There are a number of costs involved when you have an unexpected departure of an employee. The obvious ones are items such as advertising and recruiter fees. However, there’s actually a lot more to the story – in this article, seven experts share their thoughts on the costs of employee turnover.
As business owners, a resignation typically comes as a shock. Depending on the notice period, it may be a rush to find a suitable candidate to fill the now empty role. Then there is preparation of handover materials, new employee training and the costs of actually advertising and finding a person.
There are hidden costs as well; the time looking through mountains of candidate applications (if you are lucky to get quite a few) and the time taken to interview the people who pique your interest.
There’s also the chance of a negative hit on company morale and the potential loss of knowledge if the person leaving has been with you for some time.
In Britain, employee turnover is a £4 billion issue
You read that right! Four. Billion. Euros. In this article, Replacing staff costs British businesses £4bn each year, for UK newspaper, The Telegraph, journalist Scott Campbell shares with us this scary figure.
He writes “The average fee for replacing a departing staff member is £30,614, says Oxford Economics and income protection providers Unum.
“This figure comprises two typical amounts – £5,433 for logistics, such as agency fees and advertising, and wages during the time when a new employee is yet to reach optimum productivity level, believed to be an average of 28 weeks at a cost of £25,182.”
The detailed costs of employee turnover
So, where does such a high figure of costs come from? Greg Willard, PhD gives us further detail in his article on ERE, titled How To Really Calculate The Cost Of Employee Turnover,
In fact, Dr Willard gets into great detail about the formula for calculating the financial impact of employee turnover. He states “”We can directly translate between time and money (time = $) to provide specific costs by multiplying hours by hourly wage for different types of employees, tasks, and responsibilities.”
Employee turnover costs you may not have considered
An area frequently not considered is the workplace integration costs. “Another seemingly minor point shouldn’t be overlooked; workplace integration, from assigning the new hire a desk to fitting him or her onto the right team of peers, can be costly. Businesses are looking at more than simply providing a computer and an ergonomically designed desk chair; there’s also the cost of physical space as well as software, cell phone, travel and any special equipment or resources required for the job.” States Annie Mueller in her Investopedia article, The Cost Of Hiring A New Employee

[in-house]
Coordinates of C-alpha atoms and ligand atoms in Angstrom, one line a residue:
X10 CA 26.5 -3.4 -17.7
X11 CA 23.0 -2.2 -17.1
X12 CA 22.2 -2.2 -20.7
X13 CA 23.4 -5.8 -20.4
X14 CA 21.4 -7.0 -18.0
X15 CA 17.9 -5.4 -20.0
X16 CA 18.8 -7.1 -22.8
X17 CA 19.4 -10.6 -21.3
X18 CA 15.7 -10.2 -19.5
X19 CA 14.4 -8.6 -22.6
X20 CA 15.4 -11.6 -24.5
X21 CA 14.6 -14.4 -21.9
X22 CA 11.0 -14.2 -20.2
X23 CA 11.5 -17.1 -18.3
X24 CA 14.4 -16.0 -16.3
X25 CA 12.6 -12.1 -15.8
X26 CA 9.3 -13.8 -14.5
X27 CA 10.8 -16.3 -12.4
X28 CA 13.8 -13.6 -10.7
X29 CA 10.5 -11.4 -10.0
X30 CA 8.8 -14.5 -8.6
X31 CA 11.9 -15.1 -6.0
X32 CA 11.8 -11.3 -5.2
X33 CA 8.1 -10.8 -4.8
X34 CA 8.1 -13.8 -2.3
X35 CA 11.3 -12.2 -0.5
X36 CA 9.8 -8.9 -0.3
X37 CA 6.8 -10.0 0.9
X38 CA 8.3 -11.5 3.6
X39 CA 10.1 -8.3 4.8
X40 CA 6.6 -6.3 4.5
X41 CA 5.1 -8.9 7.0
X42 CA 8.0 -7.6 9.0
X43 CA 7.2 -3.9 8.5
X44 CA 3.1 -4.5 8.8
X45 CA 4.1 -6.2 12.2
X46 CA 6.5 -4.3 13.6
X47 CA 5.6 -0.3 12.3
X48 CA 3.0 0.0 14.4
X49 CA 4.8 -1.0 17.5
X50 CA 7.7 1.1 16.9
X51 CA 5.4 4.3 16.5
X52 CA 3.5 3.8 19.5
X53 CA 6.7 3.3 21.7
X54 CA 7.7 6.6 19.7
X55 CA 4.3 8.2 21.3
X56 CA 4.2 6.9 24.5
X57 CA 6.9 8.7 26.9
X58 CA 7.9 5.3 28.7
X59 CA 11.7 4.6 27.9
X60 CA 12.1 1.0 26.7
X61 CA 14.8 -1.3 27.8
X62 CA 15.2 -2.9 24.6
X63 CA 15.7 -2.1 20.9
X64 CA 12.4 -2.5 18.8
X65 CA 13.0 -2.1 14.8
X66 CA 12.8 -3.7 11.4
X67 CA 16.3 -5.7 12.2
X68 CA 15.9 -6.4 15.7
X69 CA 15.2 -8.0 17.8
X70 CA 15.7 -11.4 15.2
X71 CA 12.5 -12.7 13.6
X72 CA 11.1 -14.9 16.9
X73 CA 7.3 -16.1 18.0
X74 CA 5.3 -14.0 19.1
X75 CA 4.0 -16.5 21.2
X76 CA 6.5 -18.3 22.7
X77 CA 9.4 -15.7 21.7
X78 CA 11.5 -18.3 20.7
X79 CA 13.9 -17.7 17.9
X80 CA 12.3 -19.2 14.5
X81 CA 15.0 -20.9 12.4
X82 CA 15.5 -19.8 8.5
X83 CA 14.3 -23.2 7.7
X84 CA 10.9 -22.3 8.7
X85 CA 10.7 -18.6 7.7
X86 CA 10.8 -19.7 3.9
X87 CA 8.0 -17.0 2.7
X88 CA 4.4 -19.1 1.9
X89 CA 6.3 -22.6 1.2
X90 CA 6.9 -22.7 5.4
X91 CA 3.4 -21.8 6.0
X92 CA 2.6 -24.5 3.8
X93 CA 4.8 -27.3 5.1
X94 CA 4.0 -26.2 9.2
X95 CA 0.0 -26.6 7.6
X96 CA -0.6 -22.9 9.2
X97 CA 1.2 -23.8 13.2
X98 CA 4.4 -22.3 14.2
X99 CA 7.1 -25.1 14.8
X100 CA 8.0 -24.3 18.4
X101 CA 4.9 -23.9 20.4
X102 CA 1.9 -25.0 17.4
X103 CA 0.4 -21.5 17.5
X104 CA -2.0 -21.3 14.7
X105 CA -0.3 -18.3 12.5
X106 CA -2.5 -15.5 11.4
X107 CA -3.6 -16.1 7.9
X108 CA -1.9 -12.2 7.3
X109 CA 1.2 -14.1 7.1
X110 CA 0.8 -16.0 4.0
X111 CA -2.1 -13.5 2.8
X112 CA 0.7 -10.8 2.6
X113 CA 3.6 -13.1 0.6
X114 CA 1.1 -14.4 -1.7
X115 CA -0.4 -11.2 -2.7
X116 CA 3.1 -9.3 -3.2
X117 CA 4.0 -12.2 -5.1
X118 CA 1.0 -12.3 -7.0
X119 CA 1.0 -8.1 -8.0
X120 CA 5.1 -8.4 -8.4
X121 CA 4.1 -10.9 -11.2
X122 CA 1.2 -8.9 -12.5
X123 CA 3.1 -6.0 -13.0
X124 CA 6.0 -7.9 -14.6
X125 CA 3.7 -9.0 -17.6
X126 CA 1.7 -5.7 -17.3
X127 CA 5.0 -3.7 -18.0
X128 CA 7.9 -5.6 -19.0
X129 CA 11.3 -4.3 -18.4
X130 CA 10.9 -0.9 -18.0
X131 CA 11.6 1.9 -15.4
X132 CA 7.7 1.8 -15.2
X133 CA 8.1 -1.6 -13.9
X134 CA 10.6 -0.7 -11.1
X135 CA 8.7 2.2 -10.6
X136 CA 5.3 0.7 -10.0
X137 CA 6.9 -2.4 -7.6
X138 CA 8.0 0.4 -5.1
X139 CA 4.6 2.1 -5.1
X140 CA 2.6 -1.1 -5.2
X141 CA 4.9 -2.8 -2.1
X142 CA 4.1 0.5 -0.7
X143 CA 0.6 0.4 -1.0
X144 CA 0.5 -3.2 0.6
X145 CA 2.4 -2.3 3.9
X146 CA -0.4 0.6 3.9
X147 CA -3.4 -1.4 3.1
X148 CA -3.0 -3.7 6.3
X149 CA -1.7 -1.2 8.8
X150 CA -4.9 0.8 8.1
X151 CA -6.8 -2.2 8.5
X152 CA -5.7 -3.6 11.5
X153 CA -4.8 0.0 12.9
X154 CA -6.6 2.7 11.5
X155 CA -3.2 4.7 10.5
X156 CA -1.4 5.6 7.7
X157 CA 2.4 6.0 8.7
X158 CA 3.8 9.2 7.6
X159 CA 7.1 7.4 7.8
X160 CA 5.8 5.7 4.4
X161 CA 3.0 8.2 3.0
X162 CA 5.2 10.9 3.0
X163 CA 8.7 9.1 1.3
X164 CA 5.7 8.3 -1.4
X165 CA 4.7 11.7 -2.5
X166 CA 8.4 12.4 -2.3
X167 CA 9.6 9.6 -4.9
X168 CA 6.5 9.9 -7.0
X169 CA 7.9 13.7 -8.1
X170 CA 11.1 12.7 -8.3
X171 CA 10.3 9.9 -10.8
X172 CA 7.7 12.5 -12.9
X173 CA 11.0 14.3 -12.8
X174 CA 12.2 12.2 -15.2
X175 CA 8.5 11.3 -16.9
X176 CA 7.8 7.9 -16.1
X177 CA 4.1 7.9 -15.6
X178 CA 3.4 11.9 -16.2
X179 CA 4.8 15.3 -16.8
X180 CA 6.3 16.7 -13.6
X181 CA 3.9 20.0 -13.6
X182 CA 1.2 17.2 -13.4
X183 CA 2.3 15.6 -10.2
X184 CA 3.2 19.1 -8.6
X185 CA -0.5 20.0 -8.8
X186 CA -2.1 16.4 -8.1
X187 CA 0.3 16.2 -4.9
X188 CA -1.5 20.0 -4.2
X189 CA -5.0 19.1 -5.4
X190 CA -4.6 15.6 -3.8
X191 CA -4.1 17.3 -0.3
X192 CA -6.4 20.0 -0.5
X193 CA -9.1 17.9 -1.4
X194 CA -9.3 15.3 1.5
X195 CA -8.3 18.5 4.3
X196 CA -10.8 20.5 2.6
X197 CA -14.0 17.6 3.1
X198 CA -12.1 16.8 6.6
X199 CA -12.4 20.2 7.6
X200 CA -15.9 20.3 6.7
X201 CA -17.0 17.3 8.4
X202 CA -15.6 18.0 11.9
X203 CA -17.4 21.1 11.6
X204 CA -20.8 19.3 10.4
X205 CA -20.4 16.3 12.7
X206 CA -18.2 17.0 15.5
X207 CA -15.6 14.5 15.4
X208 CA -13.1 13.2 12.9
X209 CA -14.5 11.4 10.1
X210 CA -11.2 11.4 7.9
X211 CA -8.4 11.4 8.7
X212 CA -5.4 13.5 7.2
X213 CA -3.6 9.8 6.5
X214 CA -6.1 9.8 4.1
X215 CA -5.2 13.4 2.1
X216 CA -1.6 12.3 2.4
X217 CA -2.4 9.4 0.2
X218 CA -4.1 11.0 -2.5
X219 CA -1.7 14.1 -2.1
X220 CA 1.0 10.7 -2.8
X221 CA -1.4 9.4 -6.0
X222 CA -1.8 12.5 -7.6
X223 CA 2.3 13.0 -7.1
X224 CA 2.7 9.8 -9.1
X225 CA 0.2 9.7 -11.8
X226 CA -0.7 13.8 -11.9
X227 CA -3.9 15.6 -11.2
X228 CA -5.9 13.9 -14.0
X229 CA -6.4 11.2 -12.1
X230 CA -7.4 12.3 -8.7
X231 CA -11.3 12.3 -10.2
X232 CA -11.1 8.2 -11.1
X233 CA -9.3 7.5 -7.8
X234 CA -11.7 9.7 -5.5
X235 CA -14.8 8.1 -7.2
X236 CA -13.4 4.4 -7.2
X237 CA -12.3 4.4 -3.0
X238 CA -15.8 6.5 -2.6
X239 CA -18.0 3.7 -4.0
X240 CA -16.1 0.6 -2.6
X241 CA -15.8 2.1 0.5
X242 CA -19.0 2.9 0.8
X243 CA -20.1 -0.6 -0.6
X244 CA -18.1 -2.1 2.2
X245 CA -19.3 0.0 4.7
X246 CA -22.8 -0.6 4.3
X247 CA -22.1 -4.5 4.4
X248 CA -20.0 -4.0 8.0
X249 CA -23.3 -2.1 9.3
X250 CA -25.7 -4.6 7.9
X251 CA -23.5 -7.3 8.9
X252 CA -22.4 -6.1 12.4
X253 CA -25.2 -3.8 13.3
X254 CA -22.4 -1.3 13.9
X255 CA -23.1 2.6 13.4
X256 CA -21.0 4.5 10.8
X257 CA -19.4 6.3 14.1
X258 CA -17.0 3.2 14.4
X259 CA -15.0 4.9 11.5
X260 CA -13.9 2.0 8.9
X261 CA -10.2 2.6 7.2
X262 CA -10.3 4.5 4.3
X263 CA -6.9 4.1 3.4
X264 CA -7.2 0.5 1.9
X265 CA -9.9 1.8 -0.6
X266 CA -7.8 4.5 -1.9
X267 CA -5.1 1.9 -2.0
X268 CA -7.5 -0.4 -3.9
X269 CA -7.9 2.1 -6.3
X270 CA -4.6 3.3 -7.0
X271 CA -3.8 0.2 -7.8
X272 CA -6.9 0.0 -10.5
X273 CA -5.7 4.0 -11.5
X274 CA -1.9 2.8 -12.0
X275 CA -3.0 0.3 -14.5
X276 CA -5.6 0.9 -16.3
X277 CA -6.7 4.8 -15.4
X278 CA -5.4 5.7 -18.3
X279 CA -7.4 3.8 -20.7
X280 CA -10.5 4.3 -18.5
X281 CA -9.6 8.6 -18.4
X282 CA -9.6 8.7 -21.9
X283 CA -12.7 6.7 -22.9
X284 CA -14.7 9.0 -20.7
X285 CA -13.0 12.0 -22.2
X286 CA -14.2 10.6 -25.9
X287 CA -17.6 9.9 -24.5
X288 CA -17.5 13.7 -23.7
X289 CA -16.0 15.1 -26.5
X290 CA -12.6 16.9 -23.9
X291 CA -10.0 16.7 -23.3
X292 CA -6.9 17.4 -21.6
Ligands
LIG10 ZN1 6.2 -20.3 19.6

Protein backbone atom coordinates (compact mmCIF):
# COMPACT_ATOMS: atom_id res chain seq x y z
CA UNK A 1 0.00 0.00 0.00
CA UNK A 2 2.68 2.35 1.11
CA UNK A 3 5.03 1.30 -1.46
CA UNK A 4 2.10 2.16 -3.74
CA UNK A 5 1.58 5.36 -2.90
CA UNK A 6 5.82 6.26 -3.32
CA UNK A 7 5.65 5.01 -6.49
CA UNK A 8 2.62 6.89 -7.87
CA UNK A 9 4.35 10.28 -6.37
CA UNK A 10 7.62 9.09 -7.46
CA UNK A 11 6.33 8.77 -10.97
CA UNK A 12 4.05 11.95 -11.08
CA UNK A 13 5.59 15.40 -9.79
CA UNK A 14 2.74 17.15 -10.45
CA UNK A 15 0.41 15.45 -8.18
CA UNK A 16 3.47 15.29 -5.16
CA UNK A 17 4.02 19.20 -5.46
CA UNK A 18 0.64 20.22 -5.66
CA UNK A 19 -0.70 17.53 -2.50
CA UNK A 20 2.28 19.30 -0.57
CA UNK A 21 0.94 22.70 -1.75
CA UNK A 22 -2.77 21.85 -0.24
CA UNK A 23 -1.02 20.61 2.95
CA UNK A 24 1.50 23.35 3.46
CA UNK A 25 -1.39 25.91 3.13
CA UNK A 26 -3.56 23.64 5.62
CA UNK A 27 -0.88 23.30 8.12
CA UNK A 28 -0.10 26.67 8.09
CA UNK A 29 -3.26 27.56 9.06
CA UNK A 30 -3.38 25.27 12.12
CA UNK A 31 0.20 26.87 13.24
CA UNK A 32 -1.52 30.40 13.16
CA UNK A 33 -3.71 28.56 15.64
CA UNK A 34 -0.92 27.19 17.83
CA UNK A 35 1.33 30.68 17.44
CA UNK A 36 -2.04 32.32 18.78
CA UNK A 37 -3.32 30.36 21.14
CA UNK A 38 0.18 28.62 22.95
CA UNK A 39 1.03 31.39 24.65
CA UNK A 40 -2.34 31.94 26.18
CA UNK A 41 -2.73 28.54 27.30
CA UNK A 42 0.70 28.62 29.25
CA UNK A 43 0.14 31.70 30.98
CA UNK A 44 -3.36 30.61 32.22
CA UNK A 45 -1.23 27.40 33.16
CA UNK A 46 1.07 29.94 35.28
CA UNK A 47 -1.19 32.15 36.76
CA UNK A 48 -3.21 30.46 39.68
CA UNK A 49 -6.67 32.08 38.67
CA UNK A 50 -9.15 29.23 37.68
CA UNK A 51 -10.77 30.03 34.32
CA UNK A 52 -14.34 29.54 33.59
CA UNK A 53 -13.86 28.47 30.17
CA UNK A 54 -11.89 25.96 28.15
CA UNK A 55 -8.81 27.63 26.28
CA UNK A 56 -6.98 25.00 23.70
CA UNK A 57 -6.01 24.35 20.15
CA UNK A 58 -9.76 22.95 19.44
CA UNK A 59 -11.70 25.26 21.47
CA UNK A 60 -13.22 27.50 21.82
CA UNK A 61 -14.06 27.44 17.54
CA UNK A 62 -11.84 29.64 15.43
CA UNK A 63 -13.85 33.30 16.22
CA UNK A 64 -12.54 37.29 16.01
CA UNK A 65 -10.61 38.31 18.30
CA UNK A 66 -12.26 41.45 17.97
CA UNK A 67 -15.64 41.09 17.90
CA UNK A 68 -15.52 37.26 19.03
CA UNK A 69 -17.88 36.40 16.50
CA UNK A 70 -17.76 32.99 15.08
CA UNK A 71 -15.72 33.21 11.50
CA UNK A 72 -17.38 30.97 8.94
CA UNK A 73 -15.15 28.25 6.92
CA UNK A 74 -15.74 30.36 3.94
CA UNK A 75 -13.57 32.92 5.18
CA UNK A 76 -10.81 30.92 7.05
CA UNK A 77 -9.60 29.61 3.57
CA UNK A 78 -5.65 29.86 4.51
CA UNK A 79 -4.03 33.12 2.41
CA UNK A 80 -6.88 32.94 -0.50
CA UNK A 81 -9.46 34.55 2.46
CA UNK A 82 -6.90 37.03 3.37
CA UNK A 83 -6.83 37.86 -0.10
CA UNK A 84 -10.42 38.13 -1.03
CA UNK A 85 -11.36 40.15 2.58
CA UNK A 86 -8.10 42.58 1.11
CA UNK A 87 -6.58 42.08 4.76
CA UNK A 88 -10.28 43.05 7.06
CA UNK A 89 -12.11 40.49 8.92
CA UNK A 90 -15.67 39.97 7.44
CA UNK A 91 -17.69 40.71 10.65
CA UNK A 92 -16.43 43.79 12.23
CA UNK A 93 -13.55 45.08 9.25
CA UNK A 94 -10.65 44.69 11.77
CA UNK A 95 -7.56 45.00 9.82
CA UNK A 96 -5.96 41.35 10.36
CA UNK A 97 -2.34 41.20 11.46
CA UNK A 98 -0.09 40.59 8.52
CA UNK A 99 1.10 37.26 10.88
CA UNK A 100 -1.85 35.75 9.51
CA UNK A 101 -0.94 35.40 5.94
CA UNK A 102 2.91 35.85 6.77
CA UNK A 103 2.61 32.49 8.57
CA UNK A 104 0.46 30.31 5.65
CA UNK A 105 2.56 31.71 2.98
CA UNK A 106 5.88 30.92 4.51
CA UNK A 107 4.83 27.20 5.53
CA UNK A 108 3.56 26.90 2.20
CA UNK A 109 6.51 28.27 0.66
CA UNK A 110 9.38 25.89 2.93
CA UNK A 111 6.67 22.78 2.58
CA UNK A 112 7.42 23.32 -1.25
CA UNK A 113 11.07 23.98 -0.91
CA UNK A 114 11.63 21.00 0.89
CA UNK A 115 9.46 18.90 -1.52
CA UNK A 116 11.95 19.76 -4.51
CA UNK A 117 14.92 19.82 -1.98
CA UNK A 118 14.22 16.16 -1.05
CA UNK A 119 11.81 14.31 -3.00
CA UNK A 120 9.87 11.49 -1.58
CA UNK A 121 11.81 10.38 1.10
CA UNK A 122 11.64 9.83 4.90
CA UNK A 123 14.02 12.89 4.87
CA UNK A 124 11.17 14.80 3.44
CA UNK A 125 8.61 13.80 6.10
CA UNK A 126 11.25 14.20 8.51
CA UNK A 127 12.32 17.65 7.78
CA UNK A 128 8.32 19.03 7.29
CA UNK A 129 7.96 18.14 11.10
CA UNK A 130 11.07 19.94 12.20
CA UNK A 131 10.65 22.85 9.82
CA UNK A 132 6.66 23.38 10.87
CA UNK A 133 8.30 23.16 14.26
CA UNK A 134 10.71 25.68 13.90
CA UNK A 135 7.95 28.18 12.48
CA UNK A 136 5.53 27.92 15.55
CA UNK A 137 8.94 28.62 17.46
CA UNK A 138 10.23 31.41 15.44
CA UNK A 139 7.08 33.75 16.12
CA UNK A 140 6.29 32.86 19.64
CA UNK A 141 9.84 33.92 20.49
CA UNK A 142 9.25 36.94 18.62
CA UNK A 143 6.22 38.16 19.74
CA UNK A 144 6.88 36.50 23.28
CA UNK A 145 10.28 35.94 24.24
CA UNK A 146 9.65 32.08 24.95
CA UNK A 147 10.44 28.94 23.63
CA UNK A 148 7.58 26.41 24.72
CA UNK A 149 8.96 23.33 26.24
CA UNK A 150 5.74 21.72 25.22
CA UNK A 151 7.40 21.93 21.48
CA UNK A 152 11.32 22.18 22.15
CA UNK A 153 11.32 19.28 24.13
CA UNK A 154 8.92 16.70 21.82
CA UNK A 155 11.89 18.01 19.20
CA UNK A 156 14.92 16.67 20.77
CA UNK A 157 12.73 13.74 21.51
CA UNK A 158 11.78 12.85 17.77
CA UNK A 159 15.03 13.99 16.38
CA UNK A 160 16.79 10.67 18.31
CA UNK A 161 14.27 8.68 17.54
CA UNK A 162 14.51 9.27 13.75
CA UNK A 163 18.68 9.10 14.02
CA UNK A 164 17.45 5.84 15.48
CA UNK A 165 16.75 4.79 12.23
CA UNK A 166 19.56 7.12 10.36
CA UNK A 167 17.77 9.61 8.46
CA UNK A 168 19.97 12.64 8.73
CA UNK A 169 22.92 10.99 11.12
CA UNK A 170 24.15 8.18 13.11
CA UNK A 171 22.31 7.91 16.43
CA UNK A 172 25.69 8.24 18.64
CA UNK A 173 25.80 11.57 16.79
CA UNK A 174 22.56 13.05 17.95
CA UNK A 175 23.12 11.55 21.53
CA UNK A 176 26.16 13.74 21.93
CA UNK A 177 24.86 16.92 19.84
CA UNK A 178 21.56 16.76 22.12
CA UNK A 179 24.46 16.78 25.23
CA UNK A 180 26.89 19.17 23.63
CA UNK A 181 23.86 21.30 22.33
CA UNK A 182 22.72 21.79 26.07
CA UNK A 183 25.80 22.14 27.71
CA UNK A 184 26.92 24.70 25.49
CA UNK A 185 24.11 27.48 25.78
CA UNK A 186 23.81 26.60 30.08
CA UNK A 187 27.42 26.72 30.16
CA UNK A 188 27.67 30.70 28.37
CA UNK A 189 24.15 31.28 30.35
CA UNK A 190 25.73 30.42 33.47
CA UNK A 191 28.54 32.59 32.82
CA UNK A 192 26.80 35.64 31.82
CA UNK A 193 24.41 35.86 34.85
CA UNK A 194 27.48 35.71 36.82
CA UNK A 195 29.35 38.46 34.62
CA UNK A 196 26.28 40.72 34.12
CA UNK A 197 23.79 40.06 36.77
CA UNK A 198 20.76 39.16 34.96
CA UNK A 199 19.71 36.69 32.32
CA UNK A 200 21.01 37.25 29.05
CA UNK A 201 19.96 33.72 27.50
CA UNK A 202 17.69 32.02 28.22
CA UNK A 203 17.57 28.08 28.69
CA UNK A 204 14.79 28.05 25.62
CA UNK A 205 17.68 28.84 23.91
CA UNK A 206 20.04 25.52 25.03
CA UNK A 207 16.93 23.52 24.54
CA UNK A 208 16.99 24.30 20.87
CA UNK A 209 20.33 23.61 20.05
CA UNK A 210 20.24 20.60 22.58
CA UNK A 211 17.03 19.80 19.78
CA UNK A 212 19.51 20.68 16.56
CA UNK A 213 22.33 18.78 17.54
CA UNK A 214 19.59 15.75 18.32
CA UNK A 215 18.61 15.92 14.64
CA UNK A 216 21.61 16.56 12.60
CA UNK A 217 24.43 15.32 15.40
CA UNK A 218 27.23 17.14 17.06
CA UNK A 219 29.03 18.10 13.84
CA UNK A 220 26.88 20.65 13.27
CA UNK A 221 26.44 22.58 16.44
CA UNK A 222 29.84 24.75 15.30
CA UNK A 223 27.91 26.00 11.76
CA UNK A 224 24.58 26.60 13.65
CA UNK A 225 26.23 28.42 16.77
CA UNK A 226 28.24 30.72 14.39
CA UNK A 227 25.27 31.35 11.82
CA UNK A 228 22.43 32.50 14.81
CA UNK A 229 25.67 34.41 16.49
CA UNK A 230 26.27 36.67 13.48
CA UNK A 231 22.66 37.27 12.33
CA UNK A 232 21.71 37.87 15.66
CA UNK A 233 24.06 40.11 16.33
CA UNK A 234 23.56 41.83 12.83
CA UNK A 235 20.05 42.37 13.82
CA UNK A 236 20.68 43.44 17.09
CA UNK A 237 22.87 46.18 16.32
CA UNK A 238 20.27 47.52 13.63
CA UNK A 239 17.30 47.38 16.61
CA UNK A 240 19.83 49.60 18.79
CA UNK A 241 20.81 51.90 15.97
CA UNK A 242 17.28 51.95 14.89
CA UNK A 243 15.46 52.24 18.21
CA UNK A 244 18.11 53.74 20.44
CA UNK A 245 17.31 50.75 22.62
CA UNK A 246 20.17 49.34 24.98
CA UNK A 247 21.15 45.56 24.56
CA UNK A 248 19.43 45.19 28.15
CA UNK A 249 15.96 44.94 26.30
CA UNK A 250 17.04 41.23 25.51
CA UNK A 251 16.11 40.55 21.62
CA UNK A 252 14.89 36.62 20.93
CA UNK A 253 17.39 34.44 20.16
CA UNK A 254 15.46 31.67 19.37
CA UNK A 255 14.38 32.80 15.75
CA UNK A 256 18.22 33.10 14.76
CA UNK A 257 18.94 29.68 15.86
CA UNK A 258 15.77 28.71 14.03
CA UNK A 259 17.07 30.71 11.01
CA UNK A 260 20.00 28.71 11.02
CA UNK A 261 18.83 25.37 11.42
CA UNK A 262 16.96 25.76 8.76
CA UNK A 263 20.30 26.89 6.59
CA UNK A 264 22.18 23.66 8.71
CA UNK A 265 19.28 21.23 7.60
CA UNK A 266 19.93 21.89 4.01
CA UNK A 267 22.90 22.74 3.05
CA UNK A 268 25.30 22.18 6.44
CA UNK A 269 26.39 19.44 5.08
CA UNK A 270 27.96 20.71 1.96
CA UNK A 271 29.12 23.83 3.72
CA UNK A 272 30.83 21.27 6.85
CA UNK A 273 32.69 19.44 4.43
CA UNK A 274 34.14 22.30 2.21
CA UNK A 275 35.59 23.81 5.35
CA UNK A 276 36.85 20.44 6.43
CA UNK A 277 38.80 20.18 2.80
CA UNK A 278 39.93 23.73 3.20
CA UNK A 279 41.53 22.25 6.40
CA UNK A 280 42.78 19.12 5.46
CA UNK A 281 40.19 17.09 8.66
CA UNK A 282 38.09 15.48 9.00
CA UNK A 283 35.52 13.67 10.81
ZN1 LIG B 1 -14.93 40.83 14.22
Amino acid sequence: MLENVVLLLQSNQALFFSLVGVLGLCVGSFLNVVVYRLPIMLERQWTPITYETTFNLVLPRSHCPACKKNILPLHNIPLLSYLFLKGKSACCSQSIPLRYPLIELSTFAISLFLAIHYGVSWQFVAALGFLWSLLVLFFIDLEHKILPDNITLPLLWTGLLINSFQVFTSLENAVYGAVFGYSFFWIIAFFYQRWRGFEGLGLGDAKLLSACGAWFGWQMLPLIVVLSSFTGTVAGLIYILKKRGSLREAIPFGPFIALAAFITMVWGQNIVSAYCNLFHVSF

“High employee turnover for a company is a huge underlying problem that is not so tangible, making it more difficult to address. Many companies do not have systems in place to measure the true costs and the indirect costs are much higher than most would think.” Says Karin Volo in her blog post, How much employee turnover is really costing your business”.
Will your company morale be affected?
It’s not just costs of employee turnover that we should worry about either, says Christina Merhar.
In her article on the Zane Benefits blog, Employee Retention – The Real Cost of Losing an Employee, she states “Frequent voluntary turnover has a negative impact on employee morale, productivity, and company revenue. Recruiting and training a new employee requires staff time and money”.
Christina goes on to write “One of the reasons the real cost of employee turnover is an unknown, is most companies don’t have systems in place to track exit costs, recruiting, interviewing, hiring, orientation and training, lost productivity, potential customer dissatisfaction, reduced or lost business, administrative costs, lost expertise, etc.”
Employee retention should be our focus
To avoid all these costs, we need to work hard and focus on employee retention.
“Employee retention is an underrated and extremely important part of running a successful business. That is because the cost of replacing an employee is substantial – far more than most companies realise.” writes Saxon Marsden-Huggins in his article, Replacing Lost Employees: More Expensive Than You Think.
Saxon adds a very poignant point about resigning before actually departing as well; “You start losing money the moment your employee decides they want to leave. You will rarely see much productivity from an employee that is on their way out.”
In their article, There Are Significant Business Costs to Replacing Employees, Heather Boushey and Sarah Jane Glynn write “Implementing workplace policies that benefit workers and help boost employee retention is not simply a “nice” thing for businesses to do for their employees. Maintaining a stable workforce by reducing employee turnover through better benefits and flexible workplace policies also makes good business sense, as it can result in significant cost savings to employers.”
Our previous article, 10 Secrets to Employee Happiness reveals the top ten reasons why many people change employers – this is great knowledge to have.
To avoid the costs of employee turnover, we need to focus our efforts on retaining our best talent.
Employee retention starts with your company culture. Ensuring you have great company values, a good working environment, and a good level of employee engagement are often cited as three good preventatives to reduce employee turnover.
Compared with the costs mentioned in these articles, these are likely more cost effective as well!